Modernity and tradition: Considerations of Cornish ethnicity and its recognition in the archaeological record of a Burra dugout

01st December 2009

Dean Mullen and Peter BirtMullen&Birt AA69 Figure 2

This paper presents the results of an analysis of a ceramic assemblage excavated from a nineteenth century dugout home in Burra, South Australia. It traces living standards around the world to establish that the dugouts were ordinary homes. The role of ceramics in class, status and ethnic identity in nineteenth century cultures is discussed. British regional cultures, including the Cornish, are explored, their differences from their English contemporaries are exposed, and a proposal is made to determine whether the inhabitants of this dugout were Cornish. Methods of excavation and artefact analysis are then described and results provided. The discussion considers the ceramics as both utilitarian and display items, and concludes that the preponderance of one class of food consumption item illustrates that the inhabitants were probably of British regional extraction.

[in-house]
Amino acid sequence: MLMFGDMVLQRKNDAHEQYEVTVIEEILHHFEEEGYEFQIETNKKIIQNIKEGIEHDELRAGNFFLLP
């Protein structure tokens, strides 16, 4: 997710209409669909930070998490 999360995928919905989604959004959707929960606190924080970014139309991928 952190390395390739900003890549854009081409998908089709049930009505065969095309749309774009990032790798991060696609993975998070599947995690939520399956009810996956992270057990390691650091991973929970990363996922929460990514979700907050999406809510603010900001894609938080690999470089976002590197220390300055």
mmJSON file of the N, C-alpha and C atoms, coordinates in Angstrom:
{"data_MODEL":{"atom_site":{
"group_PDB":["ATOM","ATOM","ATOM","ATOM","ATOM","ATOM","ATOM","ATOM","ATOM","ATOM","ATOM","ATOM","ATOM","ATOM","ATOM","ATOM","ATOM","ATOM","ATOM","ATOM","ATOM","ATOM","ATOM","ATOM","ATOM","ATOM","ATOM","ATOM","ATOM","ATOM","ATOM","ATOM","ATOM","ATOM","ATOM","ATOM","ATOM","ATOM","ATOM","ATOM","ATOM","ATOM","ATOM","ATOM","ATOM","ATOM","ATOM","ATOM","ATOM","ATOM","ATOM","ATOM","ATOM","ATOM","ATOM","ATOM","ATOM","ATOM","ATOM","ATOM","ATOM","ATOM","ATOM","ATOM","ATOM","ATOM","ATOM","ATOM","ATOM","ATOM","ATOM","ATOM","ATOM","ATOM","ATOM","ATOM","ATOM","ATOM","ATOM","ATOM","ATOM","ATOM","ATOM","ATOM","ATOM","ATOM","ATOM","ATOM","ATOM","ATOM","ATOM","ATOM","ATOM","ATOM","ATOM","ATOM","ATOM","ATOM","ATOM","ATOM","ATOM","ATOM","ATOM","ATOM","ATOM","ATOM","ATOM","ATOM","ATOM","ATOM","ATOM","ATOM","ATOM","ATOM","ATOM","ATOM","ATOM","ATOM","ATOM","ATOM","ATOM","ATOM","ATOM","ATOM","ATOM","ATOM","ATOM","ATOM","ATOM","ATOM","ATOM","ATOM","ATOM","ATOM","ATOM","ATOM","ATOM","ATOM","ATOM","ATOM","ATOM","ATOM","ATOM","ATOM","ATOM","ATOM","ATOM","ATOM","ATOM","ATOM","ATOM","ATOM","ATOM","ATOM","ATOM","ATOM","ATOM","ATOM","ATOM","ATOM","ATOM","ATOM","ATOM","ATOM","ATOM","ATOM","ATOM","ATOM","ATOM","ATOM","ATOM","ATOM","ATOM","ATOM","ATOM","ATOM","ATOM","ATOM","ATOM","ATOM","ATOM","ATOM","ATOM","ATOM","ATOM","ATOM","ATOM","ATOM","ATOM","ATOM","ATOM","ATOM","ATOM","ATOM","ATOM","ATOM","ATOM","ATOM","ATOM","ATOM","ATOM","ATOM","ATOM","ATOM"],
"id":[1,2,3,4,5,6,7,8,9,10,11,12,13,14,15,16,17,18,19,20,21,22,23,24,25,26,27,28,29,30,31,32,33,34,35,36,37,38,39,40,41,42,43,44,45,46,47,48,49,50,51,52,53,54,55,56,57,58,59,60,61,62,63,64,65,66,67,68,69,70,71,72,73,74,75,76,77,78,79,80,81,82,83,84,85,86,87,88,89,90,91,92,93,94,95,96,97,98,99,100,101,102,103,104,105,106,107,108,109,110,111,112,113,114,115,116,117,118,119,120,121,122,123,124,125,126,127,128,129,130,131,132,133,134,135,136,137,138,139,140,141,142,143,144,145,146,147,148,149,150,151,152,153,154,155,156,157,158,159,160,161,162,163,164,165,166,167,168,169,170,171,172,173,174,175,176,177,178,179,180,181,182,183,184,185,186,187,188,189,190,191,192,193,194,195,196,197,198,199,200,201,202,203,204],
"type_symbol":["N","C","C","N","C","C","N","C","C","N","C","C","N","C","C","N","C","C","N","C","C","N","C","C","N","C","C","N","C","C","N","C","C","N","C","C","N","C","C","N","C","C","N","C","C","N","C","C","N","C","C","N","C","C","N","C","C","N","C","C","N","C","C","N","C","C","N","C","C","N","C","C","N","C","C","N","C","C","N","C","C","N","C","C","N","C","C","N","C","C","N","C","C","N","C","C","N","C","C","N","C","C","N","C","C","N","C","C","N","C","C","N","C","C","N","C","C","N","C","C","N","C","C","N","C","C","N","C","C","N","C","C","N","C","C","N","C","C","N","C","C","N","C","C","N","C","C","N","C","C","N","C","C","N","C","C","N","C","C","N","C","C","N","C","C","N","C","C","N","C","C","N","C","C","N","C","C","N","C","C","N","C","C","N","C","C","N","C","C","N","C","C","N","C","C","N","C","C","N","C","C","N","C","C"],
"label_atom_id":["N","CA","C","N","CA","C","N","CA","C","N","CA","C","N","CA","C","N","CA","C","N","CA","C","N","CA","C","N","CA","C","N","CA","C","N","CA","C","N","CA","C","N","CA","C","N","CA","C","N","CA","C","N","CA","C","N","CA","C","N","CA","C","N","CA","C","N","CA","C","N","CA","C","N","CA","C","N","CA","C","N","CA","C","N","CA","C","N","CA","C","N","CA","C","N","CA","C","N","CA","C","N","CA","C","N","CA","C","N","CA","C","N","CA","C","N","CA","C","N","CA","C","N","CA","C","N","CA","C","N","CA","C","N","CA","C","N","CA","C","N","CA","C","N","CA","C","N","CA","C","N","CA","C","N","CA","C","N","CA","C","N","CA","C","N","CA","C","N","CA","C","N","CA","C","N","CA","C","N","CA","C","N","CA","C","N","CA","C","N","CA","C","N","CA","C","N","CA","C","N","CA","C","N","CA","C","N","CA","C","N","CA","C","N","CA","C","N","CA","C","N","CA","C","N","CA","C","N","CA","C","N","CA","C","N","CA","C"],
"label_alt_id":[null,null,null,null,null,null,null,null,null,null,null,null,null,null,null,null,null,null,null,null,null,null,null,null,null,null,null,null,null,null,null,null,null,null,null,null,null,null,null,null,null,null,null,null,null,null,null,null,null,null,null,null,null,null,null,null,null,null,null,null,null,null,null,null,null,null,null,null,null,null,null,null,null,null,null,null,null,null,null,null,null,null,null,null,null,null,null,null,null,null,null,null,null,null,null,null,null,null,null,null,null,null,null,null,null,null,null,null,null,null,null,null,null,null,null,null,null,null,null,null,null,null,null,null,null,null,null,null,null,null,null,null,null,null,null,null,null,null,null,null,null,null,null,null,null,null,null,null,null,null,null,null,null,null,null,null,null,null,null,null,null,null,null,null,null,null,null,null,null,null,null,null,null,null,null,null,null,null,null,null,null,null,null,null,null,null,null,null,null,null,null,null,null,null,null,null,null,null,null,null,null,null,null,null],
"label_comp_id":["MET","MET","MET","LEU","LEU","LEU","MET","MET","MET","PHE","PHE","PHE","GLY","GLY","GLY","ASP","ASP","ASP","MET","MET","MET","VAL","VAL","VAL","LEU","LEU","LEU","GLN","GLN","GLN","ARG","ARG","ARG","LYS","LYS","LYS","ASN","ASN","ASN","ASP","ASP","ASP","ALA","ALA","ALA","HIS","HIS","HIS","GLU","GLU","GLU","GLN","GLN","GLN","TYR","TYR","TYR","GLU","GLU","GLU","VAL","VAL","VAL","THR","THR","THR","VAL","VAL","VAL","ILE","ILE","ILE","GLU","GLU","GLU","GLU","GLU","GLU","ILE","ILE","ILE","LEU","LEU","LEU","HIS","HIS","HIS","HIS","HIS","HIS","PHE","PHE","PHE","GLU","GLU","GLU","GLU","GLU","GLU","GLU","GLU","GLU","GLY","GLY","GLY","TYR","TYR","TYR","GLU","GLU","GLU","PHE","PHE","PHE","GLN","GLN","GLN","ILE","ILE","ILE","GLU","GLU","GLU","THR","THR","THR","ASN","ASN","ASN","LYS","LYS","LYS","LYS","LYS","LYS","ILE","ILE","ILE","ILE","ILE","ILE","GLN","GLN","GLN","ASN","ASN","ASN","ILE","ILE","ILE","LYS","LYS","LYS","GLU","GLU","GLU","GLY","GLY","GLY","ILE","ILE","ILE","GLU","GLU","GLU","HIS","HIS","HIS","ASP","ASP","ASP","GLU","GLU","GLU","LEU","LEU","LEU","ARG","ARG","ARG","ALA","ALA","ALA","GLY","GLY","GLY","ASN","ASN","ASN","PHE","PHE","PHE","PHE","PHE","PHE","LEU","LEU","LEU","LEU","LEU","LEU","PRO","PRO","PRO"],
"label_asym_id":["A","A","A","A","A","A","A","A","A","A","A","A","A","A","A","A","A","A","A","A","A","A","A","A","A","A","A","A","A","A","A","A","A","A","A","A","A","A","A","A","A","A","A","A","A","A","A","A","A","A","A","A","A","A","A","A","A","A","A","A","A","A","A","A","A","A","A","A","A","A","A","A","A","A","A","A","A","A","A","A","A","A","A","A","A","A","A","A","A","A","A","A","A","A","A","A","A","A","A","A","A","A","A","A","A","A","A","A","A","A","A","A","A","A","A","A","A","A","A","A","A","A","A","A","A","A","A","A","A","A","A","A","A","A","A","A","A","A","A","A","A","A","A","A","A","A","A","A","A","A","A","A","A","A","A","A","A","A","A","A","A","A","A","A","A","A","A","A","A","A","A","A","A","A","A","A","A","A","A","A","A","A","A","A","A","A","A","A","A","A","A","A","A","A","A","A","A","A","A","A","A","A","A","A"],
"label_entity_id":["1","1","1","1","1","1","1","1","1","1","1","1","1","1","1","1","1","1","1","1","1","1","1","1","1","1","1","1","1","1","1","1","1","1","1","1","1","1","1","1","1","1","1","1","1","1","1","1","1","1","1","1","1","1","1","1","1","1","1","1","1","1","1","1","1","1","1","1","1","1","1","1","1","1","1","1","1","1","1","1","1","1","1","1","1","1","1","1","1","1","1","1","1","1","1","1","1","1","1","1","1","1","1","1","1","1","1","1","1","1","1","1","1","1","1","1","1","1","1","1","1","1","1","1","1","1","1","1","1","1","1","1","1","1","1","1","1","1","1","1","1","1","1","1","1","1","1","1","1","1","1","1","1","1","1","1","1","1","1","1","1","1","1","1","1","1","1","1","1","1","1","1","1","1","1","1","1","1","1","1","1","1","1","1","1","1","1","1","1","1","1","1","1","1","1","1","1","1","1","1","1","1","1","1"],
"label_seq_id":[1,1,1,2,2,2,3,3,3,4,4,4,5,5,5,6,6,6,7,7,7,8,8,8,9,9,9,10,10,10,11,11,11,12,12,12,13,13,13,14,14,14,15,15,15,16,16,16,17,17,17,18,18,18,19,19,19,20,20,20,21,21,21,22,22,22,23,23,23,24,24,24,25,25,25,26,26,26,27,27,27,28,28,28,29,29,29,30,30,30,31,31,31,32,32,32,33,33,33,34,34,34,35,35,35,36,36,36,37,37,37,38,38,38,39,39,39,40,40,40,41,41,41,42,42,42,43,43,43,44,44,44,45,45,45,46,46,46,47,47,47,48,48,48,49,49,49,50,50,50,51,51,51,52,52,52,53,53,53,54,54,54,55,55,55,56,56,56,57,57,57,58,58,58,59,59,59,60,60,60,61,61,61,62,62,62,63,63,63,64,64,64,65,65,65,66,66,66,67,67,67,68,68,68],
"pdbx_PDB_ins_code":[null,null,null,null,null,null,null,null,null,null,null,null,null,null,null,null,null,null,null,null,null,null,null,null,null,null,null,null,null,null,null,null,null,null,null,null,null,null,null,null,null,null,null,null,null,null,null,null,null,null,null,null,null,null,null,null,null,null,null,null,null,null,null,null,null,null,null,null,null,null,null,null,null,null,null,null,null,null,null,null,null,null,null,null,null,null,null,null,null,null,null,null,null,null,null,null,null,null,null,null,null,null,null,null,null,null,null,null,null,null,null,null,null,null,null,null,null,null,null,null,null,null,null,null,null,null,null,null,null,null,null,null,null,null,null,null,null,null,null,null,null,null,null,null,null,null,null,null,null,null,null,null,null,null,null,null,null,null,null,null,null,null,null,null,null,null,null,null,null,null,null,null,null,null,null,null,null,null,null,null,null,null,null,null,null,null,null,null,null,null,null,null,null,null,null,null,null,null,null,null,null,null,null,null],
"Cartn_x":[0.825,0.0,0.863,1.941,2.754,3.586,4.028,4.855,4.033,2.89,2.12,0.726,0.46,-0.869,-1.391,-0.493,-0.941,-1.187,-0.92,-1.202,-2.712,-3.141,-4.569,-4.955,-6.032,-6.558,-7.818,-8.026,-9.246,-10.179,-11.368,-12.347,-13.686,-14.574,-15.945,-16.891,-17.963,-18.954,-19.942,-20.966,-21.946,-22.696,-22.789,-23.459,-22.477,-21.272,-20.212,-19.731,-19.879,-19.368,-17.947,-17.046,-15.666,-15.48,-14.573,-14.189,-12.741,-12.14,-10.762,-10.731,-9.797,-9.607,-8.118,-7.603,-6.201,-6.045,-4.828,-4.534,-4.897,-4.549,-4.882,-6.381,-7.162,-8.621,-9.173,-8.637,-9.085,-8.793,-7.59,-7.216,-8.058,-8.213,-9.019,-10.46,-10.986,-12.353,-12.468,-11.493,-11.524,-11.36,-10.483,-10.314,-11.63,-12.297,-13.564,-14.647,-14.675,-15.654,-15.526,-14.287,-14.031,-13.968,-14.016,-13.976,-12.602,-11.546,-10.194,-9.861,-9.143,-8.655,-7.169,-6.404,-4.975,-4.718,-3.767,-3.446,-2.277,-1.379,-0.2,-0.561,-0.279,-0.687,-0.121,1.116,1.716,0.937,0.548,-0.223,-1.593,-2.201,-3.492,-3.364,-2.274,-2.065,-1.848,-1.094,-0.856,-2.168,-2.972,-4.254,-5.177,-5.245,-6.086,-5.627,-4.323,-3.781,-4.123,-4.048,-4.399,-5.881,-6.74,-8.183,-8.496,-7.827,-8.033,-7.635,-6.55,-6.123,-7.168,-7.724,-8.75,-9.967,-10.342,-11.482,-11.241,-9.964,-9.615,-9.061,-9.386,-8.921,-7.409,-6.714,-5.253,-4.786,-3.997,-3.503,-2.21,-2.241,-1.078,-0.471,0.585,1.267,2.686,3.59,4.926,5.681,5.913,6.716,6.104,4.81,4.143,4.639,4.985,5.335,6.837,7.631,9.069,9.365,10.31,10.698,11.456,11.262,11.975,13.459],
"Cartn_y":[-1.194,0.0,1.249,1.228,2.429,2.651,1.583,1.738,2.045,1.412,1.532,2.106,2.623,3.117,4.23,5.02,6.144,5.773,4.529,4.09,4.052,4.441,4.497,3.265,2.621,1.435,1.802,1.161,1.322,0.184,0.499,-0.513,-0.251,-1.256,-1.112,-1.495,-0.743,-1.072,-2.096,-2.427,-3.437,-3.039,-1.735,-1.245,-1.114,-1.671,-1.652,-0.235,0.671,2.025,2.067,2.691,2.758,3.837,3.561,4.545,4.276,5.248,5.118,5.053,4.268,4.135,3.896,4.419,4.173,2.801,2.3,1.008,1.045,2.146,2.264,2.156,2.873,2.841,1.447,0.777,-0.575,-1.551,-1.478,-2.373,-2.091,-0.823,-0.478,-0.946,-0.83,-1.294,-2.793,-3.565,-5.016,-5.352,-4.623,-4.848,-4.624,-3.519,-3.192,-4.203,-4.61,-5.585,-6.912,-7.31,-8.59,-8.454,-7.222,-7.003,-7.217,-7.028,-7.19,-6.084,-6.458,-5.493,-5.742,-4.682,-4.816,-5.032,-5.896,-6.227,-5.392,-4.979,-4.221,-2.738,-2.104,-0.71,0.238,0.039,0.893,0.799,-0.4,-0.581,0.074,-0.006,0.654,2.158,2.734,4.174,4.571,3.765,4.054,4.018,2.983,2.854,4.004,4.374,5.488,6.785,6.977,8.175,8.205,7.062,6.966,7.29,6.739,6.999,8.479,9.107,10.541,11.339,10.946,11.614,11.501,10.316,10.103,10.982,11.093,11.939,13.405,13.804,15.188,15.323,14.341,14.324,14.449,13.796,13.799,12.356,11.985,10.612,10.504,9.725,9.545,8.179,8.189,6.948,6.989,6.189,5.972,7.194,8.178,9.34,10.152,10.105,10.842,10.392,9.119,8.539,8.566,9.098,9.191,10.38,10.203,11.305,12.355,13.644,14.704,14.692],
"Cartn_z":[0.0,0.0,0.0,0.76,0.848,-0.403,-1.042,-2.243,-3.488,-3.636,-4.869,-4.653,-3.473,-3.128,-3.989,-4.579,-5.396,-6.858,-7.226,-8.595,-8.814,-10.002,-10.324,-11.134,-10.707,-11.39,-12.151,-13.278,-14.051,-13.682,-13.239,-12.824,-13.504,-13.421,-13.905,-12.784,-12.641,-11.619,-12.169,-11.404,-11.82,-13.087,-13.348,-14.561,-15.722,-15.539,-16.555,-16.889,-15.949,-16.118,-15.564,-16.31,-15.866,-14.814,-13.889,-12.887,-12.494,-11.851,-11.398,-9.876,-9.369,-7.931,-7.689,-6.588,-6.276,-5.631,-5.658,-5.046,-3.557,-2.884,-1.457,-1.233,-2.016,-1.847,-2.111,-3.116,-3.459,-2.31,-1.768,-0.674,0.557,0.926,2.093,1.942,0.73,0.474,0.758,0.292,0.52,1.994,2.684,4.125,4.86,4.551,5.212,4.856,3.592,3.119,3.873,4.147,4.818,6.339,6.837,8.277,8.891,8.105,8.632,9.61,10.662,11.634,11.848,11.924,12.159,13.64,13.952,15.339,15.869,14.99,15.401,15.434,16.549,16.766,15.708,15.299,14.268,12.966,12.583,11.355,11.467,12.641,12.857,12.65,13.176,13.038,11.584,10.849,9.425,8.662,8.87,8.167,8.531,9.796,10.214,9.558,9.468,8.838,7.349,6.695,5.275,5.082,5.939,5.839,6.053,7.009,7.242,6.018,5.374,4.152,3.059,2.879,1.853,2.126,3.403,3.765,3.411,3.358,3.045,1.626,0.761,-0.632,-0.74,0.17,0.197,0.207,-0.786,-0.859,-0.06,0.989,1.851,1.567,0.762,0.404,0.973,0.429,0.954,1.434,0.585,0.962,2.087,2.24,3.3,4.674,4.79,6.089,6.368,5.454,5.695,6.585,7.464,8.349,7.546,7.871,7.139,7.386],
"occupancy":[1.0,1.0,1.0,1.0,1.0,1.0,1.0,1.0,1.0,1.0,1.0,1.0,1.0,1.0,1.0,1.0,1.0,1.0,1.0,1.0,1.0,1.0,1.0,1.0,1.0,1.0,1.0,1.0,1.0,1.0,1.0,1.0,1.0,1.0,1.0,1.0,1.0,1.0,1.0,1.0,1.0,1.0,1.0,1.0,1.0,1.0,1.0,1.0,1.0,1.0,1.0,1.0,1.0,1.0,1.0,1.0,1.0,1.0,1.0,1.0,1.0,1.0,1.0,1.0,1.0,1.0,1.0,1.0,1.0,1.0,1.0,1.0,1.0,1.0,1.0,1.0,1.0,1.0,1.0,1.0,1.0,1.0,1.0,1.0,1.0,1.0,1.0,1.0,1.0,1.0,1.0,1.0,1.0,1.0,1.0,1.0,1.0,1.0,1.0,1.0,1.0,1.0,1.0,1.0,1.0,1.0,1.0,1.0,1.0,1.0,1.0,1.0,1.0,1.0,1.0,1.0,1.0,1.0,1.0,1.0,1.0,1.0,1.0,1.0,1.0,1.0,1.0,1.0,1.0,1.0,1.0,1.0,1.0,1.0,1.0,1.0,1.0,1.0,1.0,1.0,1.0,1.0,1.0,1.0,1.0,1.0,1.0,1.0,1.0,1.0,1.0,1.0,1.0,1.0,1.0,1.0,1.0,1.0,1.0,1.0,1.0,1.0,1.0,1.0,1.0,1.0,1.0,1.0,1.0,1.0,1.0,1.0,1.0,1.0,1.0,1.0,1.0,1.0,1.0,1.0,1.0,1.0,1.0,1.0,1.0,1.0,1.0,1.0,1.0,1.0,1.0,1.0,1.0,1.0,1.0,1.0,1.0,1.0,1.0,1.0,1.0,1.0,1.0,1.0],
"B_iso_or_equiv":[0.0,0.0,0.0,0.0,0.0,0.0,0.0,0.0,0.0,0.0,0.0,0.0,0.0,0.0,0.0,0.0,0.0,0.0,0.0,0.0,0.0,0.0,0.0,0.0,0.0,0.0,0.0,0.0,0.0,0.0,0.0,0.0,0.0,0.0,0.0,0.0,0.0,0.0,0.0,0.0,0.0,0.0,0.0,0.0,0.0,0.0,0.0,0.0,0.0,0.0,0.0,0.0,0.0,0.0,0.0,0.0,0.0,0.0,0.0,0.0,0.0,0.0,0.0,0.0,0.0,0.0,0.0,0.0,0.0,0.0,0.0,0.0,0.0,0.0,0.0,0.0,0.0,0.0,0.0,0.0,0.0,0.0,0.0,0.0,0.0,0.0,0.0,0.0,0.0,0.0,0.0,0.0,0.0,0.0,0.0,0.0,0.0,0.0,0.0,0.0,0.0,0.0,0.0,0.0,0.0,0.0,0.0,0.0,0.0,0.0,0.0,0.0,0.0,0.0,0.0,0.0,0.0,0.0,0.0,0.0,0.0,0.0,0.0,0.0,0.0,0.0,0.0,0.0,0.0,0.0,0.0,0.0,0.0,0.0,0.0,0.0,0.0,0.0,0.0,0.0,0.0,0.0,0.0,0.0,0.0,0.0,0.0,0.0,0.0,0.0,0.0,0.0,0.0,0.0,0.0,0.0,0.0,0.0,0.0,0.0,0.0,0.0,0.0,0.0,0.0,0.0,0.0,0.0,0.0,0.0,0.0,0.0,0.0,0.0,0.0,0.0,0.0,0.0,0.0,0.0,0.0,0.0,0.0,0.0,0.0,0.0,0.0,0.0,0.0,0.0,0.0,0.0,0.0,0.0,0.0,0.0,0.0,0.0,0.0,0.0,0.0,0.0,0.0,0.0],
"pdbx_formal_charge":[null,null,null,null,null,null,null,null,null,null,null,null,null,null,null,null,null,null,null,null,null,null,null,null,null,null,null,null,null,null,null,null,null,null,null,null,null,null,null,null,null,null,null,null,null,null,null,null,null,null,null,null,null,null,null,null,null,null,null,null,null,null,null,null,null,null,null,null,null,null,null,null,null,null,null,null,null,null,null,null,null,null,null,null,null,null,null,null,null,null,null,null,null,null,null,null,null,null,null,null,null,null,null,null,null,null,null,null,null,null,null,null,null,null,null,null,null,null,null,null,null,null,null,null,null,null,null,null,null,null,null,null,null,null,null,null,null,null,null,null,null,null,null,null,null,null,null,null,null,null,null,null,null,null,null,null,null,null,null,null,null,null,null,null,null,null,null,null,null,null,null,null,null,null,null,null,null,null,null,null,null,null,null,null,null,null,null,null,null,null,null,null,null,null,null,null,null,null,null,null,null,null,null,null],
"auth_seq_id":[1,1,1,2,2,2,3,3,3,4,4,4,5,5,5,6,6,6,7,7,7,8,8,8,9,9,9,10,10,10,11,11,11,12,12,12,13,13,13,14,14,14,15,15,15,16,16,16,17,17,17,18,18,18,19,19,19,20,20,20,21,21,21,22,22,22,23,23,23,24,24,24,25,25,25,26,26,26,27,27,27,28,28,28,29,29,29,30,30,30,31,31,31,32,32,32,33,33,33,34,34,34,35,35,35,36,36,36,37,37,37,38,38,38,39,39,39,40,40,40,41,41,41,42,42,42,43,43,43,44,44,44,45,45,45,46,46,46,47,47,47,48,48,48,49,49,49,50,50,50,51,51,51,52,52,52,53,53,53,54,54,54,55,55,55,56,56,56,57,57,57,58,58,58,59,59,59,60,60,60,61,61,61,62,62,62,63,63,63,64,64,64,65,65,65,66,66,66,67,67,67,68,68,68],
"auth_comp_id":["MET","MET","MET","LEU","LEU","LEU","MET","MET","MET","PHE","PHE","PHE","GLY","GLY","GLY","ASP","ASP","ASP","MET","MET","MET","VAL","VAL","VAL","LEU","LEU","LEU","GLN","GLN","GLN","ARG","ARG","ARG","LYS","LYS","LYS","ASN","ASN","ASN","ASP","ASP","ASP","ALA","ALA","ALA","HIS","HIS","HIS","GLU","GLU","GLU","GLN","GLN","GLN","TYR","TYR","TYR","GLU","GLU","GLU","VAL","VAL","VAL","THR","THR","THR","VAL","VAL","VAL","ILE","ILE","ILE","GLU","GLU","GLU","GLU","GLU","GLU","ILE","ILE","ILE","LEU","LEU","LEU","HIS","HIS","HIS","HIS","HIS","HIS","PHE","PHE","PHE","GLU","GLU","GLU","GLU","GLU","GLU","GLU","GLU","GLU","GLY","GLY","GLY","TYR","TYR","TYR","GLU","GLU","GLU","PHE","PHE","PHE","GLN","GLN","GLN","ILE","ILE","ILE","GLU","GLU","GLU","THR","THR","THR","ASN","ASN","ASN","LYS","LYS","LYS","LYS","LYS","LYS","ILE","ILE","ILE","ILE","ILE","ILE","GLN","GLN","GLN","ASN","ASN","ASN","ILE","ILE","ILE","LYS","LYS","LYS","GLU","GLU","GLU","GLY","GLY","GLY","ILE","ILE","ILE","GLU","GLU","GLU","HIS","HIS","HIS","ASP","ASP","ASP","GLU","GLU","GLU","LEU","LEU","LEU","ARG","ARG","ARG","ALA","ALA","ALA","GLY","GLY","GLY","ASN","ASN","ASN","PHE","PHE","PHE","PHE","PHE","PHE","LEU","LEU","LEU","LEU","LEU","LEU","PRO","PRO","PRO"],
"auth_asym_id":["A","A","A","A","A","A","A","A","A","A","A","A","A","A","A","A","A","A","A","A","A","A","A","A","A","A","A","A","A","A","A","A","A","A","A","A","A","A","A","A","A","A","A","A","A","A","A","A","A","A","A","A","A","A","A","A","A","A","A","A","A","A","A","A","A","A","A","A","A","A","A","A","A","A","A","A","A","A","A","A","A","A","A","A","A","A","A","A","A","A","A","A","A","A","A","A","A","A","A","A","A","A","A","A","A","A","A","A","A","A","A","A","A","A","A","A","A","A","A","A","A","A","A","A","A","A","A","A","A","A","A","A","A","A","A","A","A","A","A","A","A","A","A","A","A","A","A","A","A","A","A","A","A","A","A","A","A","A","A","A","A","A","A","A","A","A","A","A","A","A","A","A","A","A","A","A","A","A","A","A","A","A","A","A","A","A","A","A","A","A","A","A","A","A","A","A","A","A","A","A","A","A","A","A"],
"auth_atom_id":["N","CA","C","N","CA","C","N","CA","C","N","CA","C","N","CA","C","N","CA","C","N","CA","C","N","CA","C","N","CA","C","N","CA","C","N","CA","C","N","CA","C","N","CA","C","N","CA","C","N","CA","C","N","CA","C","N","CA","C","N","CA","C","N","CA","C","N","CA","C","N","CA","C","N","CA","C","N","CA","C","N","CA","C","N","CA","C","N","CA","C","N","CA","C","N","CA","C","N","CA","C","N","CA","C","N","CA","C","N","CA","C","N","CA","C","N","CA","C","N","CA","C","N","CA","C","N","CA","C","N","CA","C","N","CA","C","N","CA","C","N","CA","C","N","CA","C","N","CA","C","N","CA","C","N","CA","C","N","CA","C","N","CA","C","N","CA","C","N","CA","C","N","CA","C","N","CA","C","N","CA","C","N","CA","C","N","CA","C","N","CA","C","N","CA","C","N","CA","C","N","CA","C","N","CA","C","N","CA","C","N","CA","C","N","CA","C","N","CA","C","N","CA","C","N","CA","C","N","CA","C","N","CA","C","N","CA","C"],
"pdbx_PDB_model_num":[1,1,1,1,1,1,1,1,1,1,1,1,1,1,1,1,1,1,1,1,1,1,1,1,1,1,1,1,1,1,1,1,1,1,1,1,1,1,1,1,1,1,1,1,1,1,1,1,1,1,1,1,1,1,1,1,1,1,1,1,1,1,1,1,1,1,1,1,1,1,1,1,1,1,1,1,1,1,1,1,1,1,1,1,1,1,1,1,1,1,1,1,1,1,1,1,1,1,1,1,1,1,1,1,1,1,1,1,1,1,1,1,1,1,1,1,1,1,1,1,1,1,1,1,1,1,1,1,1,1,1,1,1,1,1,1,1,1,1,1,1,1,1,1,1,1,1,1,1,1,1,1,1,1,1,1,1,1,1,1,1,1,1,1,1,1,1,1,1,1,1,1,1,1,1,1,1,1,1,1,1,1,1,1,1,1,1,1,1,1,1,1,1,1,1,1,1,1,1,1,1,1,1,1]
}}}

Image caption: Site MF15 during excavation (published in Australian Archaeology 69:62).
Dean Mullen and Peter Birt
Modernity and tradition: Considerations of Cornish ethnicity and its recognition in the archaeological record of a Burra dugout
December 2009
69
59-67
Article
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